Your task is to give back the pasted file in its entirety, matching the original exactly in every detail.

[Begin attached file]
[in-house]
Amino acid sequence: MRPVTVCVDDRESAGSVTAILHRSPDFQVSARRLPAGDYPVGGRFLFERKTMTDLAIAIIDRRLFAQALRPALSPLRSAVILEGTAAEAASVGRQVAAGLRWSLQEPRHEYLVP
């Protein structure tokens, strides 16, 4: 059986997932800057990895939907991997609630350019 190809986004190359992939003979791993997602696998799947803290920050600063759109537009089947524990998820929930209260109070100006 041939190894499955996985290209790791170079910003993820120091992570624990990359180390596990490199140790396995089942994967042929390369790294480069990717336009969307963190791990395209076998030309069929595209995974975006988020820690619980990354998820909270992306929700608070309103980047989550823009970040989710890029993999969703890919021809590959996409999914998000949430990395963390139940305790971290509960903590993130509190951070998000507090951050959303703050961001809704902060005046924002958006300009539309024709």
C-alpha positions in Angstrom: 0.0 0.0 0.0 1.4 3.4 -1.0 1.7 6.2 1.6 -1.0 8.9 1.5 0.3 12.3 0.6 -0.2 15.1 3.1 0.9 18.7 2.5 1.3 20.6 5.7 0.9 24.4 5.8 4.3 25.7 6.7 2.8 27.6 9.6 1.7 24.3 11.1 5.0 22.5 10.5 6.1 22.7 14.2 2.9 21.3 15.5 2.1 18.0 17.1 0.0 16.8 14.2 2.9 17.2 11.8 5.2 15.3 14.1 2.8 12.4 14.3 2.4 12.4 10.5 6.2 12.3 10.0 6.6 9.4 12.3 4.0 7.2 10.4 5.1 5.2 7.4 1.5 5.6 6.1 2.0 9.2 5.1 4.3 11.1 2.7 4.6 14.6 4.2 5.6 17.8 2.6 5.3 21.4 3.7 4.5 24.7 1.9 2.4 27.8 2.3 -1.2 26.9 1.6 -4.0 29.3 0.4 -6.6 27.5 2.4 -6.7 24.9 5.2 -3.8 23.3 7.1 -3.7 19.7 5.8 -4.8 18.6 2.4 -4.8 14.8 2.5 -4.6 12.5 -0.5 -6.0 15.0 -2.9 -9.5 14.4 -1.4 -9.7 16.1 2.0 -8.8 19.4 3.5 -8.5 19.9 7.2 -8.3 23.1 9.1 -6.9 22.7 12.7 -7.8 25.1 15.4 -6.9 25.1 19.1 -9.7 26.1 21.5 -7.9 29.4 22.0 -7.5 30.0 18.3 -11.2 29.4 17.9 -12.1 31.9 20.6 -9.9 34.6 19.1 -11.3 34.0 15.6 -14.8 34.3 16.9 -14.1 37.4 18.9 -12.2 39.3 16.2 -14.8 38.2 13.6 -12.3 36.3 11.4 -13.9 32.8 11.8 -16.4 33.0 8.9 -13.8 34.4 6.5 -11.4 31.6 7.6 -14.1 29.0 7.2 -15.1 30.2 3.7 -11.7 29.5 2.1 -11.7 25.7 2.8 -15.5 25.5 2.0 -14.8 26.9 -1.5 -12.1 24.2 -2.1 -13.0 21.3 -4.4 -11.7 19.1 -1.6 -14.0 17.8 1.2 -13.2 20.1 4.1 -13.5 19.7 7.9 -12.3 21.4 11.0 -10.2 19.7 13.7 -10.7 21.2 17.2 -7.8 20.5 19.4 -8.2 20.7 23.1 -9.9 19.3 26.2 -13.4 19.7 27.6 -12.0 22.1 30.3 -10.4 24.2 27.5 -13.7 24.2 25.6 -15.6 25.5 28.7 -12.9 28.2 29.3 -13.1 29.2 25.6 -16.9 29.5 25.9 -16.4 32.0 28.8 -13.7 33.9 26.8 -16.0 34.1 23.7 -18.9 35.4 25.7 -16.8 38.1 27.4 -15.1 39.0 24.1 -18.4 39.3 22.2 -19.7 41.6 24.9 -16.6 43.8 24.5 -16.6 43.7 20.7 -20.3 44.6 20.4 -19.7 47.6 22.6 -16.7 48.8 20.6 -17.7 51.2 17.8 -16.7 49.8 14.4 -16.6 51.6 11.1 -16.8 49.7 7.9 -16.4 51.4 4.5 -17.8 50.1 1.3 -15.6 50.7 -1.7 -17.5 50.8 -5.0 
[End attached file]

[in-house]
Amino acid sequence: MRPVTVCVDDRESAGSVTAILHRSPDFQVSARRLPAGDYPVGGRFLFERKTMTDLAIAIIDRRLFAQALRPALSPLRSAVILEGTAAEAASVGRQVAAGLRWSLQEPRHEYLVP
């Protein structure tokens, strides 16, 4: 059986997932800057990895939907991997609630350019 190809986004190359992939003979791993997602696998799947803290920050600063759109537009089947524990998820929930209260109070100006 041939190894499955996985290209790791170079910003993820120091992570624990990359180390596990490199140790396995089942994967042929390369790294480069990717336009969307963190791990395209076998030309069929595209995974975006988020820690619980990354998820909270992306929700608070309103980047989550823009970040989710890029993999969703890919021809590959996409999914998000949430990395963390139940305790971290509960903590993130509190951070998000507090951050959303703050961001809704902060005046924002958006300009539309024709």
C-alpha positions in Angstrom: 0.0 0.0 0.0 1.4 3.4 -1.0 1.7 6.2 1.6 -1.0 8.9 1.5 0.3 12.3 0.6 -0.2 15.1 3.1 0.9 18.7 2.5 1.3 20.6 5.7 0.9 24.4 5.8 4.3 25.7 6.7 2.8 27.6 9.6 1.7 24.3 11.1 5.0 22.5 10.5 6.1 22.7 14.2 2.9 21.3 15.5 2.1 18.0 17.1 0.0 16.8 14.2 2.9 17.2 11.8 5.2 15.3 14.1 2.8 12.4 14.3 2.4 12.4 10.5 6.2 12.3 10.0 6.6 9.4 12.3 4.0 7.2 10.4 5.1 5.2 7.4 1.5 5.6 6.1 2.0 9.2 5.1 4.3 11.1 2.7 4.6 14.6 4.2 5.6 17.8 2.6 5.3 21.4 3.7 4.5 24.7 1.9 2.4 27.8 2.3 -1.2 26.9 1.6 -4.0 29.3 0.4 -6.6 27.5 2.4 -6.7 24.9 5.2 -3.8 23.3 7.1 -3.7 19.7 5.8 -4.8 18.6 2.4 -4.8 14.8 2.5 -4.6 12.5 -0.5 -6.0 15.0 -2.9 -9.5 14.4 -1.4 -9.7 16.1 2.0 -8.8 19.4 3.5 -8.5 19.9 7.2 -8.3 23.1 9.1 -6.9 22.7 12.7 -7.8 25.1 15.4 -6.9 25.1 19.1 -9.7 26.1 21.5 -7.9 29.4 22.0 -7.5 30.0 18.3 -11.2 29.4 17.9 -12.1 31.9 20.6 -9.9 34.6 19.1 -11.3 34.0 15.6 -14.8 34.3 16.9 -14.1 37.4 18.9 -12.2 39.3 16.2 -14.8 38.2 13.6 -12.3 36.3 11.4 -13.9 32.8 11.8 -16.4 33.0 8.9 -13.8 34.4 6.5 -11.4 31.6 7.6 -14.1 29.0 7.2 -15.1 30.2 3.7 -11.7 29.5 2.1 -11.7 25.7 2.8 -15.5 25.5 2.0 -14.8 26.9 -1.5 -12.1 24.2 -2.1 -13.0 21.3 -4.4 -11.7 19.1 -1.6 -14.0 17.8 1.2 -13.2 20.1 4.1 -13.5 19.7 7.9 -12.3 21.4 11.0 -10.2 19.7 13.7 -10.7 21.2 17.2 -7.8 20.5 19.4 -8.2 20.7 23.1 -9.9 19.3 26.2 -13.4 19.7 27.6 -12.0 22.1 30.3 -10.4 24.2 27.5 -13.7 24.2 25.6 -15.6 25.5 28.7 -12.9 28.2 29.3 -13.1 29.2 25.6 -16.9 29.5 25.9 -16.4 32.0 28.8 -13.7 33.9 26.8 -16.0 34.1 23.7 -18.9 35.4 25.7 -16.8 38.1 27.4 -15.1 39.0 24.1 -18.4 39.3 22.2 -19.7 41.6 24.9 -16.6 43.8 24.5 -16.6 43.7 20.7 -20.3 44.6 20.4 -19.7 47.6 22.6 -16.7 48.8 20.6 -17.7 51.2 17.8 -16.7 49.8 14.4 -16.6 51.6 11.1 -16.8 49.7 7.9 -16.4 51.4 4.5 -17.8 50.1 1.3 -15.6 50.7 -1.7 -17.5 50.8 -5.0 